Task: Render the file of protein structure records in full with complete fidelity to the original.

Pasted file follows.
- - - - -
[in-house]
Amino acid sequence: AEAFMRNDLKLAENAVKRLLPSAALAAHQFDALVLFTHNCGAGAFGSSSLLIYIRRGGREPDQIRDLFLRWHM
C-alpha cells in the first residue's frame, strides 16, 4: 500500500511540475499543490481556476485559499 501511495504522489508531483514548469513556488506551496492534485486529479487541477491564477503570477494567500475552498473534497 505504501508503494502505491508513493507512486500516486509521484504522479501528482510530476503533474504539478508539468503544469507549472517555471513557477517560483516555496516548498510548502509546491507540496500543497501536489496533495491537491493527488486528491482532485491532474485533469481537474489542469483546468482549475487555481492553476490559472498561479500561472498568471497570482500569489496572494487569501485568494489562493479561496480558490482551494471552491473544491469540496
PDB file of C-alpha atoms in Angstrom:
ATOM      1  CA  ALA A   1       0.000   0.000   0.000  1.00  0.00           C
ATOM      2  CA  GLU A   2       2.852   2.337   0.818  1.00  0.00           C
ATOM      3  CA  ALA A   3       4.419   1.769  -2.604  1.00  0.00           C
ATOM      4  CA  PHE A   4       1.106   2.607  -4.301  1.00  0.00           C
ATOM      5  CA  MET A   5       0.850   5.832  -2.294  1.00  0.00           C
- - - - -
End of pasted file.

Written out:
[in-house]
Amino acid sequence: AEAFMRNDLKLAENAVKRLLPSAALAAHQFDALVLFTHNCGAGAFGSSSLLIYIRRGGREPDQIRDLFLRWHM
C-alpha cells in the first residue's frame, strides 16, 4: 500500500511540475499543490481556476485559499 501511495504522489508531483514548469513556488506551496492534485486529479487541477491564477503570477494567500475552498473534497 505504501508503494502505491508513493507512486500516486509521484504522479501528482510530476503533474504539478508539468503544469507549472517555471513557477517560483516555496516548498510548502509546491507540496500543497501536489496533495491537491493527488486528491482532485491532474485533469481537474489542469483546468482549475487555481492553476490559472498561479500561472498568471497570482500569489496572494487569501485568494489562493479561496480558490482551494471552491473544491469540496
PDB file of C-alpha atoms in Angstrom:
ATOM      1  CA  ALA A   1       0.000   0.000   0.000  1.00  0.00           C
ATOM      2  CA  GLU A   2       2.852   2.337   0.818  1.00  0.00           C
ATOM      3  CA  ALA A   3       4.419   1.769  -2.604  1.00  0.00           C
ATOM      4  CA  PHE A   4       1.106   2.607  -4.301  1.00  0.00           C
ATOM      5  CA  MET A   5       0.850   5.832  -2.294  1.00  0.00           C